SpaceX's Dragon cargo spacecraft is scheduled to splash down in the Pacific Ocean on Saturday, May 5, west of Baja California, with more than 4,000 pounds of NASA cargo, science and technology demonstration samples from the International Space Station.
The Dragon spacecraft will be taken by ship to Long Beach, where some cargo will be removed immediately for return to NASA. Dragon then will be prepared for a return trip to SpaceX's test facility in McGregor, Texas, for final processing.
A variety of technological and biological studies are returning in Dragon.
Samples from the Metabolic Tracking study will help researchers understand the effects of microgravity on the metabolic impact of five different therapeutic compounds. This investigation determines the feasibility of developing improved pharmaceuticals in microgravity using a new method to test the metabolic impacts of drug compounds. This could lead to more effective, less expensive drugs.
The APEX-06 investigation studied the growth, development, and gene expression profiles of seedlings from the monocot Brachypodium distachyon. Most major cereal grain crops used to produce food belong to a class of plants called monocotyledons or monocots, flowering plants whose seeds typically contain only one embryonic leaf. This investigation will lead to a better understanding of the molecular and developmental mechanisms that contribute to adaptation to spaceflight conditions. In the long term, results may also lead to the development of strategies aimed at improving monocot adaptability to spaceflight parameters, which would be beneficial for future human space exploration as monocots provide many food staples.
Fruit Fly Lab–03 is the third mission of the Fruit Fly Lab aboard the station using the model organism Drosophila melanogaster. Drosophila are used for research because approximately 75 percent of human disease genes have analogs in the fruit fly genome. This mission studied the effects of the space environment on innate immunity, which is the branch of the immune system responsible for quick, non-specific responses to infection. This subject is important for preparing for future exploration as immune system dysfunction and infections are potential risks for astronauts on long-duration space exploration missions.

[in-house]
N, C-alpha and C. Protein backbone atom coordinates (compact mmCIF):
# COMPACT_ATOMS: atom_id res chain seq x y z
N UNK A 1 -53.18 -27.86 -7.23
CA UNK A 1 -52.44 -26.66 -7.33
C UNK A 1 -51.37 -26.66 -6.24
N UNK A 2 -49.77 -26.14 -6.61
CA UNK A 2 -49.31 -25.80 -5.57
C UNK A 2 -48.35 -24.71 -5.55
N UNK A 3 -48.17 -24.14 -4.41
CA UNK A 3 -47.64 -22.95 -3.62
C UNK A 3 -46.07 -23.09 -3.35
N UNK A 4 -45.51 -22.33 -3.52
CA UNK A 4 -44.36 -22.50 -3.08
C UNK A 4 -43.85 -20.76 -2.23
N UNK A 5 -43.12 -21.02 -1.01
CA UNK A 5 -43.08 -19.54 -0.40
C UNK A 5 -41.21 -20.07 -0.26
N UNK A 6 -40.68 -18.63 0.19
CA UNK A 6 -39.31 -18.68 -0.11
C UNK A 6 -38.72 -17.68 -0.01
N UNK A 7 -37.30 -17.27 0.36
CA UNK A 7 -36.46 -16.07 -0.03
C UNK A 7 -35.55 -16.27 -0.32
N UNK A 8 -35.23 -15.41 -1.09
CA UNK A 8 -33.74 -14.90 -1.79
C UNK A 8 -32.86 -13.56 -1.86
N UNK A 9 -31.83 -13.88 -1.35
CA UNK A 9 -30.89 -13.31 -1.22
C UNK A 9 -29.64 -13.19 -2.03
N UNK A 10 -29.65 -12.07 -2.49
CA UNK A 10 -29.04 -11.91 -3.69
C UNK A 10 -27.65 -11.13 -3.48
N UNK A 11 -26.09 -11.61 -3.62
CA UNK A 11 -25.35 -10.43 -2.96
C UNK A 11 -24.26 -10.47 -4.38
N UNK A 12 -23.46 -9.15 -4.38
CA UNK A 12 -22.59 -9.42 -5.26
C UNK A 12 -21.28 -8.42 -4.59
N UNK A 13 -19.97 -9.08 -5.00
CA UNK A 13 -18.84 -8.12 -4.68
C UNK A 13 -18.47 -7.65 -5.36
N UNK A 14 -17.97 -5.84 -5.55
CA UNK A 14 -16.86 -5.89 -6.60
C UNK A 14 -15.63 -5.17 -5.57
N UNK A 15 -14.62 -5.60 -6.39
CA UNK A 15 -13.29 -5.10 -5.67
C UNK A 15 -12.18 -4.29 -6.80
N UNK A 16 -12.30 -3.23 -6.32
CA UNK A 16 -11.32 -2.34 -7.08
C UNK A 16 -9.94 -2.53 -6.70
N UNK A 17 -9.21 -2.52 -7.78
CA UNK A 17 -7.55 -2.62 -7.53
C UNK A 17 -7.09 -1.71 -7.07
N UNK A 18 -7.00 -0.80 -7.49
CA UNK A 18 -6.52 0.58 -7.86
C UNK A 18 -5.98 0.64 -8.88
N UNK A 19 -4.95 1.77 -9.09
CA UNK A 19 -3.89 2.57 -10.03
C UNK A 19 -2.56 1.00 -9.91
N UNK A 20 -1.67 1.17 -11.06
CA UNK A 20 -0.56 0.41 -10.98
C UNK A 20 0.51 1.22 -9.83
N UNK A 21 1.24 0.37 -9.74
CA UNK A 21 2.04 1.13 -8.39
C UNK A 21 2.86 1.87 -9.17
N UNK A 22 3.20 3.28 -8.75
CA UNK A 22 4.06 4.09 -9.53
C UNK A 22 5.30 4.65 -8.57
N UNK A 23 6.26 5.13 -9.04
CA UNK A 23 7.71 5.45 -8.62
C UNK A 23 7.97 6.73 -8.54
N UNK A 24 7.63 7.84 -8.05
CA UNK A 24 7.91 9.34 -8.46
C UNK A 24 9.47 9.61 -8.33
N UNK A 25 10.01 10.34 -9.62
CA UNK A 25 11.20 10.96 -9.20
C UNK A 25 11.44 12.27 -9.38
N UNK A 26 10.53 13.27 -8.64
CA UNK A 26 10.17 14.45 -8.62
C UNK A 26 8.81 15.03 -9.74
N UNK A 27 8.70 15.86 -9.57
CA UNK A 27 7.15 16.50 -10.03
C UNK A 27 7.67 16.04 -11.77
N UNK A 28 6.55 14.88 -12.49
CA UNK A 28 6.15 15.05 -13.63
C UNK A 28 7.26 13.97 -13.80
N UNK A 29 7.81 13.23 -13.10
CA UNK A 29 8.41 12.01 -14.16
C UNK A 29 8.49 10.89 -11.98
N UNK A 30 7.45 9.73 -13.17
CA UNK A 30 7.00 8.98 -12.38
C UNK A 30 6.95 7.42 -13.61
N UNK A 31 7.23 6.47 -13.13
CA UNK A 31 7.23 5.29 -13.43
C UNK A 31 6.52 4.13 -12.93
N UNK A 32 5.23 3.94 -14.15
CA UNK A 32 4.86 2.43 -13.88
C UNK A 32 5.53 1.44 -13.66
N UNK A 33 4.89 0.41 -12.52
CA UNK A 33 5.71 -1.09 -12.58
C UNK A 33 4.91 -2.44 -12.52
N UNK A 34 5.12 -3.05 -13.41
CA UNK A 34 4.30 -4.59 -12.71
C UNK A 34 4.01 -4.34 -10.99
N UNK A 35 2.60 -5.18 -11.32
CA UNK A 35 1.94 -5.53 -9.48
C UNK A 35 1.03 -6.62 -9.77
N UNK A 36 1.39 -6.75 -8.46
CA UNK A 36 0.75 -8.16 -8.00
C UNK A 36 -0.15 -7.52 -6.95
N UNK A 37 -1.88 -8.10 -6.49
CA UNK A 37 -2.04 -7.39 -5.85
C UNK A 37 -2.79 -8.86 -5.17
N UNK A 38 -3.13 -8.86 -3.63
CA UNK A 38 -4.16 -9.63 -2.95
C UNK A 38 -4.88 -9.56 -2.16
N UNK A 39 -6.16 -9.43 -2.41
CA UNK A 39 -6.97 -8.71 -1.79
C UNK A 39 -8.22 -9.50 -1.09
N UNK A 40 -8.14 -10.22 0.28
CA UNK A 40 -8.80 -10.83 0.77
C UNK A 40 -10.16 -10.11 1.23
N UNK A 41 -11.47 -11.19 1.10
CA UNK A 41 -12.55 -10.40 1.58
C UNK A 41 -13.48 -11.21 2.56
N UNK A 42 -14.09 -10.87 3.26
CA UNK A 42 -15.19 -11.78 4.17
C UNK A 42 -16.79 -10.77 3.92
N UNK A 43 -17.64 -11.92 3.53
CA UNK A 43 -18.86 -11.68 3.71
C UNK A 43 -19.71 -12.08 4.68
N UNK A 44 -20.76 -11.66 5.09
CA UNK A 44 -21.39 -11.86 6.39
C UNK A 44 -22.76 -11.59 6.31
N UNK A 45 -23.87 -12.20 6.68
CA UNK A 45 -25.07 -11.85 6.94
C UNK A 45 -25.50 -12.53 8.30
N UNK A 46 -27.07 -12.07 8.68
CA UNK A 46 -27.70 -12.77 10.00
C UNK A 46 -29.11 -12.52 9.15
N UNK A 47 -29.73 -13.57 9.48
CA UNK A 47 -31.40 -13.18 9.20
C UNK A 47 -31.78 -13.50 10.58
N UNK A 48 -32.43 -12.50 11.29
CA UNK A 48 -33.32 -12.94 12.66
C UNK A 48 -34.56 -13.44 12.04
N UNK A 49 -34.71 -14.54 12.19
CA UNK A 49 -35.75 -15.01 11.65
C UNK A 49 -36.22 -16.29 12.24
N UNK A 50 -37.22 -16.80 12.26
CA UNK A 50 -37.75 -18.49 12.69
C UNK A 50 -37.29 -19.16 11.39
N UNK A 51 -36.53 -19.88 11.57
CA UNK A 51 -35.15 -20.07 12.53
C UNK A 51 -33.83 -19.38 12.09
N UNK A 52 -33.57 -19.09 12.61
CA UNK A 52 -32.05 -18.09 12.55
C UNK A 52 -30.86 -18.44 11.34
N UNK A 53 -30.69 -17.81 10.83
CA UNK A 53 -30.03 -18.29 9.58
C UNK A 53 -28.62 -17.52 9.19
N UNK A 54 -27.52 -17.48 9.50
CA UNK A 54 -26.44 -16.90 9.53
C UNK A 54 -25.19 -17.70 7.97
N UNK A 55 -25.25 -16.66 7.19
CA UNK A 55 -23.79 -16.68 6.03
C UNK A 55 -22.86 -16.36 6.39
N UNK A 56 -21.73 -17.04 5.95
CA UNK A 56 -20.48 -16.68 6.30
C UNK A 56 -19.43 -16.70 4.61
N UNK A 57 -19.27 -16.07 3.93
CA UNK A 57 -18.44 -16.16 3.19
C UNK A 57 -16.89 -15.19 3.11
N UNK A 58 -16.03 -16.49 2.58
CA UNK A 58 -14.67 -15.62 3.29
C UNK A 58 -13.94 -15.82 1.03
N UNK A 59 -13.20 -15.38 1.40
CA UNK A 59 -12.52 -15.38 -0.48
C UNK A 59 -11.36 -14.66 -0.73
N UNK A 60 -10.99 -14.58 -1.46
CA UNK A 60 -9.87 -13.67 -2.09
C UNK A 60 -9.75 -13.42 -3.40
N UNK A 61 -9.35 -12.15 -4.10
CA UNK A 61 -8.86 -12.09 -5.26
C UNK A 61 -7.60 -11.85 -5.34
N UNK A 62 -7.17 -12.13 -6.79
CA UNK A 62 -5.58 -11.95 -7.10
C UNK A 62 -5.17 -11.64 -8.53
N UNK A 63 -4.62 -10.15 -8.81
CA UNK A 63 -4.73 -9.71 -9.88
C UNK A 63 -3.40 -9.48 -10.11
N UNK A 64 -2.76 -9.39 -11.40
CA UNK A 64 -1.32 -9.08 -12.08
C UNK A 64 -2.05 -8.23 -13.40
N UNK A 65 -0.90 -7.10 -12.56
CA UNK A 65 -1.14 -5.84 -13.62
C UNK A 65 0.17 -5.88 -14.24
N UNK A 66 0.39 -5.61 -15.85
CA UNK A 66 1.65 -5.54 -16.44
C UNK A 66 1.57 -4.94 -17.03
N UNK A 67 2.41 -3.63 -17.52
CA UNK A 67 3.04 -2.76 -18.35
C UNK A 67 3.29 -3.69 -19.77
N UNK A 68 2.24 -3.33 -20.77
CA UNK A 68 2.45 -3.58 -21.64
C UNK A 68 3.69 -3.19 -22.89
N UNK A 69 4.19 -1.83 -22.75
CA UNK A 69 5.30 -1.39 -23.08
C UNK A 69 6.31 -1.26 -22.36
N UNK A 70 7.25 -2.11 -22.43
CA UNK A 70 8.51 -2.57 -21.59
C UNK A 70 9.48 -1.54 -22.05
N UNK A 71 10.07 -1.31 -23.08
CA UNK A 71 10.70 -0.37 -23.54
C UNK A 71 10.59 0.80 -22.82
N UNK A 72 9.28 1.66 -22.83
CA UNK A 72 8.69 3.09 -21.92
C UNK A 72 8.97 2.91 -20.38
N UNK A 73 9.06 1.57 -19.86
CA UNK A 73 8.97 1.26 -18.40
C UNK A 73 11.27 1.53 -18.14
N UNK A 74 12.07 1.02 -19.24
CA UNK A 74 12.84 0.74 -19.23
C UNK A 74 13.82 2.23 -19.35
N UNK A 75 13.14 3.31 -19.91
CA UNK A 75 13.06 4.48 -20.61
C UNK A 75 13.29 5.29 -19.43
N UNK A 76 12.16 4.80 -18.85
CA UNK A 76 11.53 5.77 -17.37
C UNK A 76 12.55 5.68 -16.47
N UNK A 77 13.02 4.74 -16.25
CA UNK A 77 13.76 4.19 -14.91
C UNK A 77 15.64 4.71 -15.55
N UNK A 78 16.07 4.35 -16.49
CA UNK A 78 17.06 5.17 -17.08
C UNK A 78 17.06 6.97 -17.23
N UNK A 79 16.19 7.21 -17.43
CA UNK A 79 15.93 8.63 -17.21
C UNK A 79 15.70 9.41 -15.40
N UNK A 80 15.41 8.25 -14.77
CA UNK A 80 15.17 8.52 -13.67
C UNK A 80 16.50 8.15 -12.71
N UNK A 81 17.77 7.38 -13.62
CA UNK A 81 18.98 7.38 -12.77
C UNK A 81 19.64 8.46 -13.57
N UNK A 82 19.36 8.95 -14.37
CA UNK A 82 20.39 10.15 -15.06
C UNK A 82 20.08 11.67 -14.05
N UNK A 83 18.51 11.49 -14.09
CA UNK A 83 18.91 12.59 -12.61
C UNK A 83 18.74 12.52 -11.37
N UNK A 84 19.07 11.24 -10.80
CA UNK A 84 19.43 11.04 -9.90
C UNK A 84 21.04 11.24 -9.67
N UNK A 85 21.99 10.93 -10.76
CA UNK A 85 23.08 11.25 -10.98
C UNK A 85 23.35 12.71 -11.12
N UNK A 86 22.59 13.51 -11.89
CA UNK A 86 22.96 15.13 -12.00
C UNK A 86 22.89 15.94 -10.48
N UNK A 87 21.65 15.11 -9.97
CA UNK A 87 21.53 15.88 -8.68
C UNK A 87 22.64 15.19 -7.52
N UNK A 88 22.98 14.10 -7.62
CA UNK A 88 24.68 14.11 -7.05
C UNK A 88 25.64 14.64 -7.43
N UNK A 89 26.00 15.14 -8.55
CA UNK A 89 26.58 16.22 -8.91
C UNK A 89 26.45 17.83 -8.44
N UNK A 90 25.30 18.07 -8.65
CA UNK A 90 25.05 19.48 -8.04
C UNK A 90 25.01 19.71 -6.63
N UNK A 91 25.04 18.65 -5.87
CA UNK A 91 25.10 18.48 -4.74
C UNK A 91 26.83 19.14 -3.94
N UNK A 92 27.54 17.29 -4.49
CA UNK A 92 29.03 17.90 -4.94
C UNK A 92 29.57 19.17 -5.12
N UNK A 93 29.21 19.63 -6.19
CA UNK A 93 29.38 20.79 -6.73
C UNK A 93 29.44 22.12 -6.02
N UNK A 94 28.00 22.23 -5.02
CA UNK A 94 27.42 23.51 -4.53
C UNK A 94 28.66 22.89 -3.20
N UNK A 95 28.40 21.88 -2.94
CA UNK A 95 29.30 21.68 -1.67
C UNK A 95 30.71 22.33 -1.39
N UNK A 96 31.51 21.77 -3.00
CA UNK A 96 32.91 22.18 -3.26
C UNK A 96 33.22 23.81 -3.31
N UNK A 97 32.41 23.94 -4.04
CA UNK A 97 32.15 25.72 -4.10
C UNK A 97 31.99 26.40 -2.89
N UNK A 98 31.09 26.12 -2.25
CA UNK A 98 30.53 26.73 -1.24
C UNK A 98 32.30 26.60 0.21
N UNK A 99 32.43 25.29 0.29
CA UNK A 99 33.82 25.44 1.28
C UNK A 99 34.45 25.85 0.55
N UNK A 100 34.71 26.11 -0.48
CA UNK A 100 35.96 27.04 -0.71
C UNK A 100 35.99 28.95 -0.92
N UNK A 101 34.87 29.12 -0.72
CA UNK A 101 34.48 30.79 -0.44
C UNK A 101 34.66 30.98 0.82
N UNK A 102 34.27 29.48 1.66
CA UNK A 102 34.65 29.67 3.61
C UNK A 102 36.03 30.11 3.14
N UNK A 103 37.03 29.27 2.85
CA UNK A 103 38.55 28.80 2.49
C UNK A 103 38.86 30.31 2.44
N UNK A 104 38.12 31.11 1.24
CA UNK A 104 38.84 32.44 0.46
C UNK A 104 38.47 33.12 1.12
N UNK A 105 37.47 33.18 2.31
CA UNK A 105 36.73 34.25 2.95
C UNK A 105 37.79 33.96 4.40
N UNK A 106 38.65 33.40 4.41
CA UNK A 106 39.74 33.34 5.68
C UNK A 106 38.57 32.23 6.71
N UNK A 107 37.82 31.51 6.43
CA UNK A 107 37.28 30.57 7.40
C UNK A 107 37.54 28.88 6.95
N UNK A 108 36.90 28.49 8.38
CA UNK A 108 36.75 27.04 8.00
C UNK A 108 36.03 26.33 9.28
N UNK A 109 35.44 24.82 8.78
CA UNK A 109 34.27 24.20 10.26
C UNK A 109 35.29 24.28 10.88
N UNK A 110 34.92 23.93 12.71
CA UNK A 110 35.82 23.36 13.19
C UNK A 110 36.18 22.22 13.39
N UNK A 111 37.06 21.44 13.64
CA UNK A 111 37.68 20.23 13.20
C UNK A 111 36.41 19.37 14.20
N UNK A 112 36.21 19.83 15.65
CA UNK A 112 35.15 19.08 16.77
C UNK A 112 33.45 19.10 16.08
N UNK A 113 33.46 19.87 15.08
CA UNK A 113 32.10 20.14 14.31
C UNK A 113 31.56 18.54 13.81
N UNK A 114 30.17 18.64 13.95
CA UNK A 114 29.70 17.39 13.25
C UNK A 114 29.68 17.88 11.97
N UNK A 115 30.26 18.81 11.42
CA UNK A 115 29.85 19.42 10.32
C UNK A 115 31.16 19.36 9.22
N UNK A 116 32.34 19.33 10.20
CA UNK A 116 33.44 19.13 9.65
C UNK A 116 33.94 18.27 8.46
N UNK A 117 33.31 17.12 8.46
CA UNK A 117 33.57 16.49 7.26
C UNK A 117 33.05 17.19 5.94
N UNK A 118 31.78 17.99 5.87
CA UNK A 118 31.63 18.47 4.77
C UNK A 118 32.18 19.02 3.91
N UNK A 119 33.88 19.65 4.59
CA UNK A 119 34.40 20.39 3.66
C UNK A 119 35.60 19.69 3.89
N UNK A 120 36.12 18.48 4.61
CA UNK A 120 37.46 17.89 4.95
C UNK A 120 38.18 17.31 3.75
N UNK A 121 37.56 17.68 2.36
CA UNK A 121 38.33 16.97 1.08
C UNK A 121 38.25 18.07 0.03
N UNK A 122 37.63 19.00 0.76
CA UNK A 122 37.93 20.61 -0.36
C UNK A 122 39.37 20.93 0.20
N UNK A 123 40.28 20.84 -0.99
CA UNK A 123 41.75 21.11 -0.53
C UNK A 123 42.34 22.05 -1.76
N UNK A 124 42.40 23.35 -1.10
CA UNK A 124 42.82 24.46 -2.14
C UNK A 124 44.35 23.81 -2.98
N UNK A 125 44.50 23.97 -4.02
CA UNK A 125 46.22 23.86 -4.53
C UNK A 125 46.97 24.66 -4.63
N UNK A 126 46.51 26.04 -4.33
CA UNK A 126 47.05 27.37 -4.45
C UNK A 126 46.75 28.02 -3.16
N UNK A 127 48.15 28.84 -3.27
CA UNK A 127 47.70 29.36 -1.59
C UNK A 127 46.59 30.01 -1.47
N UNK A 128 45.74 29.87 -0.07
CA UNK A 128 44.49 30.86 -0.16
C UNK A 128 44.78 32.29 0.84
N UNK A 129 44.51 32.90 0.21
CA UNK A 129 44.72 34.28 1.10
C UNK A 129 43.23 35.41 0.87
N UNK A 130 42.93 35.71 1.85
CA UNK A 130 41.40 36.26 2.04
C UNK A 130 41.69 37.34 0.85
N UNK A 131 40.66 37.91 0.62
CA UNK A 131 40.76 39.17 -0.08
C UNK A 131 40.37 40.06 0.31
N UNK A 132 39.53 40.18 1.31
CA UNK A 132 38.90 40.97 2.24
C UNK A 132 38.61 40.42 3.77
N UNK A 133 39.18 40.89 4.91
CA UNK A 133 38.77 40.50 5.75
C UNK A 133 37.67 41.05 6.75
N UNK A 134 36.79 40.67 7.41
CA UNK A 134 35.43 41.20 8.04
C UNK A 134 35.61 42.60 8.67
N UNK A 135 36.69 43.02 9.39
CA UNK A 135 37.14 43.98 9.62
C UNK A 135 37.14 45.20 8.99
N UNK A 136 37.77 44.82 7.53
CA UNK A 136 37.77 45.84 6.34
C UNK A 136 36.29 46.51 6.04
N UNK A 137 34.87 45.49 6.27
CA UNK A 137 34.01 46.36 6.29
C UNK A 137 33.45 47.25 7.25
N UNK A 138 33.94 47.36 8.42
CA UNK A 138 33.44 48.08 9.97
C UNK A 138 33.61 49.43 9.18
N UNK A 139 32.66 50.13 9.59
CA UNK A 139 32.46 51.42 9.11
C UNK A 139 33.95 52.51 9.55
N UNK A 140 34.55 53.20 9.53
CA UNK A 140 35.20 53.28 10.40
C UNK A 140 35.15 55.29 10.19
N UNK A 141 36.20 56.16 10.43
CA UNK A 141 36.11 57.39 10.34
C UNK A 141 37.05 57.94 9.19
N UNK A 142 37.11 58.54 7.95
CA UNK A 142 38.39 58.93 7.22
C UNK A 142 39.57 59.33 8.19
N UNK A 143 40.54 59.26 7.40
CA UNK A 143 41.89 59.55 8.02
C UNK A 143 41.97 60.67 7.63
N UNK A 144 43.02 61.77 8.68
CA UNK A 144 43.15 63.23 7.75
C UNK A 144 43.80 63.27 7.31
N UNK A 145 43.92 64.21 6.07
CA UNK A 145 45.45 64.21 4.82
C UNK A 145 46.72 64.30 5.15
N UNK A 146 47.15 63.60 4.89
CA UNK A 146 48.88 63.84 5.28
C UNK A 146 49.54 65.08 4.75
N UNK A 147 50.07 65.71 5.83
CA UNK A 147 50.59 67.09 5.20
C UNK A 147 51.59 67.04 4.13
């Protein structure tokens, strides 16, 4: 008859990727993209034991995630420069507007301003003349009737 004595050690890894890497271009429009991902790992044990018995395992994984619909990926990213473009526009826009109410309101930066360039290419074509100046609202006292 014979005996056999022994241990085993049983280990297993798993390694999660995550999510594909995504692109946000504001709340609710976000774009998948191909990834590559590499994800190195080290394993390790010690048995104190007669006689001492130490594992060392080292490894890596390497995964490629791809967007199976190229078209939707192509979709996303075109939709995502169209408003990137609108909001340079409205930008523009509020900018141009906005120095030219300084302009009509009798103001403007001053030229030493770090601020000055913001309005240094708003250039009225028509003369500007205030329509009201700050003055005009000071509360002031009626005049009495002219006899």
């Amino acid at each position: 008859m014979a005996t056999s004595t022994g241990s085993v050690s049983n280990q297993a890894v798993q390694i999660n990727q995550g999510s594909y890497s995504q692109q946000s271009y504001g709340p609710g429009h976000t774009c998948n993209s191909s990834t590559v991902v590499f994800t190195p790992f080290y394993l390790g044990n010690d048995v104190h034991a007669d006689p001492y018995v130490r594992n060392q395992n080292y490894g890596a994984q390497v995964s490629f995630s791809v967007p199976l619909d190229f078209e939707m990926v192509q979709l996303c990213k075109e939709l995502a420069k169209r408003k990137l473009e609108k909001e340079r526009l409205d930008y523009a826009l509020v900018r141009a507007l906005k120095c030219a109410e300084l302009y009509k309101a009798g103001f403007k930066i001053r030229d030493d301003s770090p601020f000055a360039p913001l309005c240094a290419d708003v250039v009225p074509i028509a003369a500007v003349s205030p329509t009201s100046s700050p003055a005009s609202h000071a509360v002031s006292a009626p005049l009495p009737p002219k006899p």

Dragon is the only space station resupply spacecraft currently capable of returning cargo to Earth, and this was the second trip to the orbiting laboratory for this spacecraft, which completed its first mission nearly two years ago. SpaceX launched its 14th NASA-contracted commercial resupply mission to the station April 2 from Space Launch Complex 40 from Cape Canaveral Air Force Station in Florida on a Falcon 9 rocket that also previously launched its 12th NASA-contracted commercial resupply mission to the station.
For more than 17 years, humans have lived and worked continuously aboard the International Space Station, advancing scientific knowledge and demonstrating new technologies, making research breakthroughs not possible on Earth that will enable long-duration human and robotic exploration into deep space. A global endeavor, more than 200 people from 18 countries have visited the unique microgravity laboratory that has hosted more than 2,300 research investigations from researchers in more than 100 countries.
Space station's Robonaut makes splashdown in Pacific
An experimental humanoid known as Robonaut is back on Earth.
The capsule splashed down off the California coast.
It was the second of two space-related events Californians were treated to Saturday. In the early morning, NASA launched a Mars lander from Vandenberg Air Force Base.
In orbit for seven years, Robonaut needs a tuneup because of circuitry problems. NASA officials say Robonaut may launch again, once fixed.
In all, the Dragon returned nearly 4,000 pounds (1,800 kilograms) of space station experiments and equipment. The capsule had arrived at the space station with a fresh load of supplies a month ago.